Tuck | Mr. Assistant Manager
GRE 328, GPA 2.9
NYU Stern | Mr. Development
GMAT 690, GPA 2.5
Harvard | Mr. The Builder
GMAT 740, GPA 4.0
Wharton | Mr. Steelmaker To Consultant
GMAT 760, GPA 3.04/4.0
Stanford GSB | Mr. Two Job
GRE 330 GRE, GPA 3.63
Chicago Booth | Mr. High GRE Low GPA
GRE 332, GPA 3.2
Harvard | Ms. Gay Engineer
GMAT 730, GPA 3.6
Berkeley Haas | Mr. Analyst To Family Business Owner
GMAT 710, GPA 3.2
Harvard | Mr. FBI To MBB
GMAT 710, GPA 3.85
Chicago Booth | Mr. Overrepresented Indian Engineer
GMAT 740, GPA 8.78/10
Tuck | Mr. Infantry Officer To MBA
GRE 314, GPA 3.4
Darden | Mr. Program Manager
GRE 324, GPA 3.74
Tuck | Mr. Smart Cities
GRE 325, GPA 3.5
Berkeley Haas | Mr. Biz Human Rights
GRE 710, GPA 8/10
Harvard | Mr. Food Tech Start Ups
GMAT 720, GPA 3.5
Harvard | Mr. International Oil
GMAT 710, GPA 3.7
Harvard | Mr. Consulting To Emerging Markets Banking
GRE 130, GPA 3.6 equivalent
Harvard | Mr. Comeback Kid
GMAT 770, GPA 2.8
Stanford GSB | Mr. Greek Taverna
GMAT 730, GPA 7.03/10
Harvard | Ms. Biotech Ops
GMAT 770, GPA 3.53
Chicago Booth | Mr. Energy Operations
GRE 330, GPA 3.85
Harvard | Mr. Big 4 To Healthcare Reformer
GRE 338, GPA 4.0 (1st Class Honours - UK - Deans List)
Duke Fuqua | Mr. Indian Quant
GMAT 745, GPA 9.6 out of 10
Stanford GSB | Mr. Food & Education Entrepreneur
GMAT 720, GPA 4.0
Harvard | Mr. Lieutenant To Consultant
GMAT 760, GPA 3.7
Duke Fuqua | Mr. IB Back Office To Front Office/Consulting
GMAT 640, GPA 2.8
Rice Business | Mr. Future Energy Consultant
GRE Received a GRE Waiver, GPA 3.3

MBA Programs With The Best Cultures & Classmates

Broll at The Fuqua School of Business at Duke University in Durham, NC on Tuesday, April 18, 2017. (Alex Boerner)


Such traditions communicate more about school culture than the usual buzzwords. Take diversity. In February, Ross students join forces with faculty and staff to establish a Diversity Week, which is dedicated to championing communication and inclusion. This year’s events included everything from a “Brunch and Brainstorm” from Net Impact to Risky Business holding a “Playlist Party.”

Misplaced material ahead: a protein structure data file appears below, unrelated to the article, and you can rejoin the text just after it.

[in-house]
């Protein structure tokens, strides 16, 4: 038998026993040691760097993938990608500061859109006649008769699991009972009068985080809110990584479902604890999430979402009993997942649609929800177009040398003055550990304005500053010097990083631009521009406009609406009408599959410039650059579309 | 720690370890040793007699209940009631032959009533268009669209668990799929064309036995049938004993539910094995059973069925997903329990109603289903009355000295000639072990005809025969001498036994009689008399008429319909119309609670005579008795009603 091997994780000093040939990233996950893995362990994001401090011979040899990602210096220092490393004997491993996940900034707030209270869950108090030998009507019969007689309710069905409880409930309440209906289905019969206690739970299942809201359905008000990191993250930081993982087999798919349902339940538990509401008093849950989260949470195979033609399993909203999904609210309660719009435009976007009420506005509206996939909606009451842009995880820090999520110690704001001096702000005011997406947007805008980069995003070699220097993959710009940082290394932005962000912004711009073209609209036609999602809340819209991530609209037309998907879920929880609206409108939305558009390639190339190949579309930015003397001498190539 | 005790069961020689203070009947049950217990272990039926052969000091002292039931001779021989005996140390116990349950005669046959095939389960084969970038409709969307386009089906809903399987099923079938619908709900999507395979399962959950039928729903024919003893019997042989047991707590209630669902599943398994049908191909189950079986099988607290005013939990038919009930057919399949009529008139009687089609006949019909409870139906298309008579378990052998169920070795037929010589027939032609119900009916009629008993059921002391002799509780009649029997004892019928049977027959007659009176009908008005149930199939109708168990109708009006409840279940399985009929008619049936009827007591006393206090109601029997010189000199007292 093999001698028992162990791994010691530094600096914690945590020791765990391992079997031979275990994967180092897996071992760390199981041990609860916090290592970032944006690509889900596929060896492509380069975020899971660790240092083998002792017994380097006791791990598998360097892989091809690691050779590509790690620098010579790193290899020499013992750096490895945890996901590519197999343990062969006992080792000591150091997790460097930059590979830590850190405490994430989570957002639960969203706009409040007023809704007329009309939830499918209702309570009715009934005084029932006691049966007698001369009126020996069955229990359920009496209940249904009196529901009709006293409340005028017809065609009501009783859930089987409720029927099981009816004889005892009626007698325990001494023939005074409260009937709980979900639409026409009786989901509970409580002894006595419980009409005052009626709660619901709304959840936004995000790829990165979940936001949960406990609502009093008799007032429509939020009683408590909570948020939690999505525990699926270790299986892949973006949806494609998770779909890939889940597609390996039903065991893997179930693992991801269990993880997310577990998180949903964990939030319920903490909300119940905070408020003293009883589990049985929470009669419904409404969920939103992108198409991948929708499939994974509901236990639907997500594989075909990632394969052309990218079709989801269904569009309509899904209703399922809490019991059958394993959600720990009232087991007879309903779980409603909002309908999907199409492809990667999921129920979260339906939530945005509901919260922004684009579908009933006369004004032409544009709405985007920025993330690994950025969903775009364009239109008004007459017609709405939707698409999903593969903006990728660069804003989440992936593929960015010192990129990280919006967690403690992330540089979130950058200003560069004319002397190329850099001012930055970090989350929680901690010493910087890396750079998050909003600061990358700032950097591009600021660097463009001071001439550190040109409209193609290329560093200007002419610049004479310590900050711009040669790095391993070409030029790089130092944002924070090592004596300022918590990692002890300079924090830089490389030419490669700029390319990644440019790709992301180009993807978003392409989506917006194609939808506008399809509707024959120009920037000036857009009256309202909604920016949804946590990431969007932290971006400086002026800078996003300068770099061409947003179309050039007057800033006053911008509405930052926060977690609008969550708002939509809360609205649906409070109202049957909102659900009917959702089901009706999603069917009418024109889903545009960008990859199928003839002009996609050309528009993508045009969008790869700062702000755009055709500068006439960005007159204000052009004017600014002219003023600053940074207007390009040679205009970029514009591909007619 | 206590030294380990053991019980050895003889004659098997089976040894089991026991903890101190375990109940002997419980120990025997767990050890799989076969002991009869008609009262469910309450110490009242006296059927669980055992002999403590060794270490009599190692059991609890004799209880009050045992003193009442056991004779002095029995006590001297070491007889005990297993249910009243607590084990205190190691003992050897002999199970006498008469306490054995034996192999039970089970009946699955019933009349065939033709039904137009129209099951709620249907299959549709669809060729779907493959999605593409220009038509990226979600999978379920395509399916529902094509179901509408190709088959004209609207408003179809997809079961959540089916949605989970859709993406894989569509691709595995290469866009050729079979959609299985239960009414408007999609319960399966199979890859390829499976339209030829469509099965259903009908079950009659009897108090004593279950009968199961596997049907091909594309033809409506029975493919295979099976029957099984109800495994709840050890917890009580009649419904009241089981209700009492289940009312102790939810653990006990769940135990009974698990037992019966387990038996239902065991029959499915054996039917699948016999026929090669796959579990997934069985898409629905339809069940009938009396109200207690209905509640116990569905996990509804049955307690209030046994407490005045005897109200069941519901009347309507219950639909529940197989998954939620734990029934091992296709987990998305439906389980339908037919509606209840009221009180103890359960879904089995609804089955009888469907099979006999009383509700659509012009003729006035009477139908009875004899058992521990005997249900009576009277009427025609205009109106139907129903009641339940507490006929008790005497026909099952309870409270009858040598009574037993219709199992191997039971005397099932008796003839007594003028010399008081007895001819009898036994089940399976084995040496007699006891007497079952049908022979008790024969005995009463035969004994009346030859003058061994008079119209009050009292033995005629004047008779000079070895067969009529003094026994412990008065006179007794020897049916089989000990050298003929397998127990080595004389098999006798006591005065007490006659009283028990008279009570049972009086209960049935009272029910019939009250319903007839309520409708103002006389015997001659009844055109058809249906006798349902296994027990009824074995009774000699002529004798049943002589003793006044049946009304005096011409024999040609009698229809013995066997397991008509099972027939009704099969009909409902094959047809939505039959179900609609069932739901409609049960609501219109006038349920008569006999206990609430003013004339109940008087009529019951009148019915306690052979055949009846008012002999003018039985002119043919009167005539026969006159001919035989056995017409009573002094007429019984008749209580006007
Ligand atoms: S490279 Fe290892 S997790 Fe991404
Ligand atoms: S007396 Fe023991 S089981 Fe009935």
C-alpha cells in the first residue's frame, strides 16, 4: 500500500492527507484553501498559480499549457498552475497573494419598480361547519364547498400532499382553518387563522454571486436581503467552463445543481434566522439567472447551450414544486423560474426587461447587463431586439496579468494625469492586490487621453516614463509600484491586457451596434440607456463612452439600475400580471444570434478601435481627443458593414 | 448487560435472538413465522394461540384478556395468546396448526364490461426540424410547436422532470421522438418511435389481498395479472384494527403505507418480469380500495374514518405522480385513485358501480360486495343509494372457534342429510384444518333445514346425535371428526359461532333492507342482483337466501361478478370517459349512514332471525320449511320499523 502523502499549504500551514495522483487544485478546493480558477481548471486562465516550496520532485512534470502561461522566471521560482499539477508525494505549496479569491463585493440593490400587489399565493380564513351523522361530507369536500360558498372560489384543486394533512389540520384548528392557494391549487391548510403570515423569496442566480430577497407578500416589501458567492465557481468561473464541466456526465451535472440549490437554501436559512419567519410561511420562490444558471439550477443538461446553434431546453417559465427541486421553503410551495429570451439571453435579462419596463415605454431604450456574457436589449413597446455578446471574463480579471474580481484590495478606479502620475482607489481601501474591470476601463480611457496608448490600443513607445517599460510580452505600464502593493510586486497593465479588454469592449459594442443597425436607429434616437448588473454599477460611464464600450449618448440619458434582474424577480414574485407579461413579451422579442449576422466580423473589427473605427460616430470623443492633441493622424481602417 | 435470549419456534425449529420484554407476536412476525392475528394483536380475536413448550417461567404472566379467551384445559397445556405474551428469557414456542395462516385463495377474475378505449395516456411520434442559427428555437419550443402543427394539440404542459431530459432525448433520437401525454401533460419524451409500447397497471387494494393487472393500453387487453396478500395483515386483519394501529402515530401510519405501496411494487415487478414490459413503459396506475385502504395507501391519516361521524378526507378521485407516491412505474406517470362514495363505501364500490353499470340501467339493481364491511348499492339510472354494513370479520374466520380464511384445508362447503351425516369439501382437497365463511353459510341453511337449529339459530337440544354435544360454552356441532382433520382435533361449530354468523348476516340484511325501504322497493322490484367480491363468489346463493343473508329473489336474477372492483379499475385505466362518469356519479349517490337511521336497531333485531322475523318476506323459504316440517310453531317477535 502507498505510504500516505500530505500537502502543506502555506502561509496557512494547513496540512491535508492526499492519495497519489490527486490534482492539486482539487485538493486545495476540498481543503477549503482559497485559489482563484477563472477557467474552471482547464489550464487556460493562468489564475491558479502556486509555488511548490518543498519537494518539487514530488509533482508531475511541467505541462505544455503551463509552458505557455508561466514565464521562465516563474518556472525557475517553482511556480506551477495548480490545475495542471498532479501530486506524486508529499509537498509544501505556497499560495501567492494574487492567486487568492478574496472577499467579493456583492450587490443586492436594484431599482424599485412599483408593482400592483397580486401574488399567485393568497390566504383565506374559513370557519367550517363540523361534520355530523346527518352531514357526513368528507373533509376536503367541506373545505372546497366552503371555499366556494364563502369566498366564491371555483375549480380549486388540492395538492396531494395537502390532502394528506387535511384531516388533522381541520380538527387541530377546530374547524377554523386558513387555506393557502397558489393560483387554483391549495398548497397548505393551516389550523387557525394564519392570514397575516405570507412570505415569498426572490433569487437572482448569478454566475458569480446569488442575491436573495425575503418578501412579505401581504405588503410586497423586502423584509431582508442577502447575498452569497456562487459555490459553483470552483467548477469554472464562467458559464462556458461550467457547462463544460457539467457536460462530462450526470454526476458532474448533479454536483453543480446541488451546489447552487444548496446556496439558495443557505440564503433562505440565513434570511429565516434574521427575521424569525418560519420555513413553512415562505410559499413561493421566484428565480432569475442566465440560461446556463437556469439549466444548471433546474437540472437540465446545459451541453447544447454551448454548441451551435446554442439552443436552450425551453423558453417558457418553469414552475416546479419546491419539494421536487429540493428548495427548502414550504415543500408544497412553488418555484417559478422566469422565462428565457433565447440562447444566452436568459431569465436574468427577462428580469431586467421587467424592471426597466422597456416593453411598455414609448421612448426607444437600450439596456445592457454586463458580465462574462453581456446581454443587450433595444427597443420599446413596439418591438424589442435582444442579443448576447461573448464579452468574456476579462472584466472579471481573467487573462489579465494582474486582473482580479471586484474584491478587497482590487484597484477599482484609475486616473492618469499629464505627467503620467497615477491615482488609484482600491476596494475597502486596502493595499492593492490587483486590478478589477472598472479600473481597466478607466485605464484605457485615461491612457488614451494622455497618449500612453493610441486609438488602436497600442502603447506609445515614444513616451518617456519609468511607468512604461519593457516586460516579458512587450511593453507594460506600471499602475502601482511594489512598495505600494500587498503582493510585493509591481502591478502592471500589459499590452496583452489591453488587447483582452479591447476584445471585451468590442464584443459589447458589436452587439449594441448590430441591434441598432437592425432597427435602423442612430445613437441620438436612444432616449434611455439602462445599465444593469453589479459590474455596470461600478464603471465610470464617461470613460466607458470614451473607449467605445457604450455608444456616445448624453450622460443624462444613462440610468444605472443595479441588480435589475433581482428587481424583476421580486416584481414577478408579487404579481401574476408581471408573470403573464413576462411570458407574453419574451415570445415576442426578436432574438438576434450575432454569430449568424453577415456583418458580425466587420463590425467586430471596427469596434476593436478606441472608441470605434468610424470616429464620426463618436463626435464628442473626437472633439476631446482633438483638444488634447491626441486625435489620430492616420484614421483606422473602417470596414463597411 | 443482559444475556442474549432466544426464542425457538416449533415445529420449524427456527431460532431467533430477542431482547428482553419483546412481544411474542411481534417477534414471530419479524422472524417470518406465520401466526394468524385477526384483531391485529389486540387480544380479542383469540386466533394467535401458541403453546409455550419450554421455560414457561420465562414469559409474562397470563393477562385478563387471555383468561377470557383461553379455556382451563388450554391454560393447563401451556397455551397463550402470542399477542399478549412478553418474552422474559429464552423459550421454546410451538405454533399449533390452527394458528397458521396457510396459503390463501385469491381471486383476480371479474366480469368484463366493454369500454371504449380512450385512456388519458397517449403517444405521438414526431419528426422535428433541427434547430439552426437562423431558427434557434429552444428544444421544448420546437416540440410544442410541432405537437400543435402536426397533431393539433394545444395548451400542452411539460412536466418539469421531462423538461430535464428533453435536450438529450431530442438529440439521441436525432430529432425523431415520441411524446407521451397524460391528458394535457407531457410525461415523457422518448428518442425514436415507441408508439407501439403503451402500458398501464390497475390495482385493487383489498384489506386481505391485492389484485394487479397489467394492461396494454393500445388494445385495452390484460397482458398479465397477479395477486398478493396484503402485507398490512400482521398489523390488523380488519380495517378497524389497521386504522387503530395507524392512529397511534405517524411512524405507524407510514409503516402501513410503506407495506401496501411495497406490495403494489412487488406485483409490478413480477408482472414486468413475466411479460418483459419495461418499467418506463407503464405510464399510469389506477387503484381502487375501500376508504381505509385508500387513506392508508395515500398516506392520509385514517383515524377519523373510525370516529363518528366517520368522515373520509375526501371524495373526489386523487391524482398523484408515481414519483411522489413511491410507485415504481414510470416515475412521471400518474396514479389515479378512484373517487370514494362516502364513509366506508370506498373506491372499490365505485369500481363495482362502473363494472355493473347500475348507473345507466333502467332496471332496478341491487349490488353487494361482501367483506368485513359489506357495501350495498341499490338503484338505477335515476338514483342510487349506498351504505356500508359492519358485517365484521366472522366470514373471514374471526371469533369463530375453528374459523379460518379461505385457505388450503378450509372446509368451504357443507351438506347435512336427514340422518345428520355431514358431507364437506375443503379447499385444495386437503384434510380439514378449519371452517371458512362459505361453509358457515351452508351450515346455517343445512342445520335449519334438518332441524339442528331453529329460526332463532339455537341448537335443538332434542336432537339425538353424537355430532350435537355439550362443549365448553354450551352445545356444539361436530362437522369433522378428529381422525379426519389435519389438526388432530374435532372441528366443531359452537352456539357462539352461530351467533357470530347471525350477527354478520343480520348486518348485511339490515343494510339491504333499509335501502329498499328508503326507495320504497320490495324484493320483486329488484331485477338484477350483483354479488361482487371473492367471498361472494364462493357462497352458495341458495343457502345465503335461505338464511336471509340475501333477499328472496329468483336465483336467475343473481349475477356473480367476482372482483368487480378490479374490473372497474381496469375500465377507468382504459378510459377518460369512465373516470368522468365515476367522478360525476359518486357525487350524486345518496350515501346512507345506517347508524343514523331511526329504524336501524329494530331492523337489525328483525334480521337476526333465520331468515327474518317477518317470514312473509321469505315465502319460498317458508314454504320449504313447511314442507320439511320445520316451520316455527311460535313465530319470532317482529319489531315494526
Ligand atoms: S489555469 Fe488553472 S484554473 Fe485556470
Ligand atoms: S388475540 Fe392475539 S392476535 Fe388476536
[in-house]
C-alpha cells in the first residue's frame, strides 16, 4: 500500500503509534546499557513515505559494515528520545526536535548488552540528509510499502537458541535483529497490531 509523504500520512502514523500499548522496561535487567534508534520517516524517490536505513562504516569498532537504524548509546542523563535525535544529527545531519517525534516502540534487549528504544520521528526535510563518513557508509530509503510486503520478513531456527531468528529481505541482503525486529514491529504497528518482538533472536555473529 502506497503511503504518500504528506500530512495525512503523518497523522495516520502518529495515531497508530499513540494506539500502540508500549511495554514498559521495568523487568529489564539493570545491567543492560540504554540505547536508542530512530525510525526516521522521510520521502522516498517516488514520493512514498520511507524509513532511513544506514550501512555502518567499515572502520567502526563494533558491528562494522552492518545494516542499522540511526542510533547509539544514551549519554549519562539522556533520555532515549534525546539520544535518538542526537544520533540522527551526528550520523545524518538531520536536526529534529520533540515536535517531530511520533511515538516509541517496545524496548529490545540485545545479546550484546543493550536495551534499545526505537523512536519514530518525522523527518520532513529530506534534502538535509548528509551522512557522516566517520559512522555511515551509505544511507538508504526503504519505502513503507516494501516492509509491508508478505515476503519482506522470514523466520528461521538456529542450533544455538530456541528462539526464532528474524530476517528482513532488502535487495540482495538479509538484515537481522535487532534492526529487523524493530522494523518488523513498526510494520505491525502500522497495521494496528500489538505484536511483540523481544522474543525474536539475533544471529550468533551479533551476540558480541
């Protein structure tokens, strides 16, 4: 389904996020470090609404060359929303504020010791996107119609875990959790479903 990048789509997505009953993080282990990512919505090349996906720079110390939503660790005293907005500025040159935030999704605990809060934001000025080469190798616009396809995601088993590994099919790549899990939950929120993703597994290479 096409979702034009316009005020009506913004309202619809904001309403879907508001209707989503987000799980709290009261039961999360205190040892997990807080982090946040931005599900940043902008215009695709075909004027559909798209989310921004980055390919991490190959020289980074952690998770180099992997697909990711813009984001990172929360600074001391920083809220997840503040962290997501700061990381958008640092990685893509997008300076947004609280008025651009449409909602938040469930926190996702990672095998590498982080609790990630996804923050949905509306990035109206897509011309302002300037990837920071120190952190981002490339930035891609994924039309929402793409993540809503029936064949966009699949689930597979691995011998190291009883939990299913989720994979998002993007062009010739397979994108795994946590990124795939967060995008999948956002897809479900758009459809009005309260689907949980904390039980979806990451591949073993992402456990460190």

“The goal is to recognize, embrace, and celebrate our differences and emphasize the importance of learning from each other, explains DeRue. “This year, we had students, faculty and staff come together and co-create the week and the programming. We had over 20 student clubs submit proposals for programming that could be part of the week. Together, the students, faculty and staff curated this experience. It’s remarkable to see our entire community together around the diversity that is the Michigan Ross community and how important building this inclusive culture is.”

Building this culture requires communication, opening up and starting a dialogue that softens hearts and sparks ideas. Taking a page from TedX-style talks, Ross sponsors two events, VetX and Ross Diaries. Here, students step up in front of their peers to share intimate stories about events that transformed their lives such as going off to war. This storytelling, says Kwon, really brings the Ross community closer and deepens their unity. “These events are really an opportunity for our students to connect, support and understand someone who might have had a very different experience from them.”


Such activities have grown so popular that Ross now offers classes on how to craft and present their stories – and for good reason. It reinforces the supportiveness of the Ross culture – and prepares students for bigger presentations to come.

Ross students working up their Ross Diaries talk in Story Lab.


“We do a series of workshops where they develop storytelling skills and the confidence to tell their story,” DeRue says. “This will have benefits throughout their lives in terms of their own leadership skills and being able to tell stories in ways that will connect with, influence, and inspire people. They do all of this by getting up on stage in front of 500 of their classmates and colleagues from around the school. “It is just an illustration of how we are a community. We’re a place where all people are welcome, where there are opportunities for everyone to be authentic.”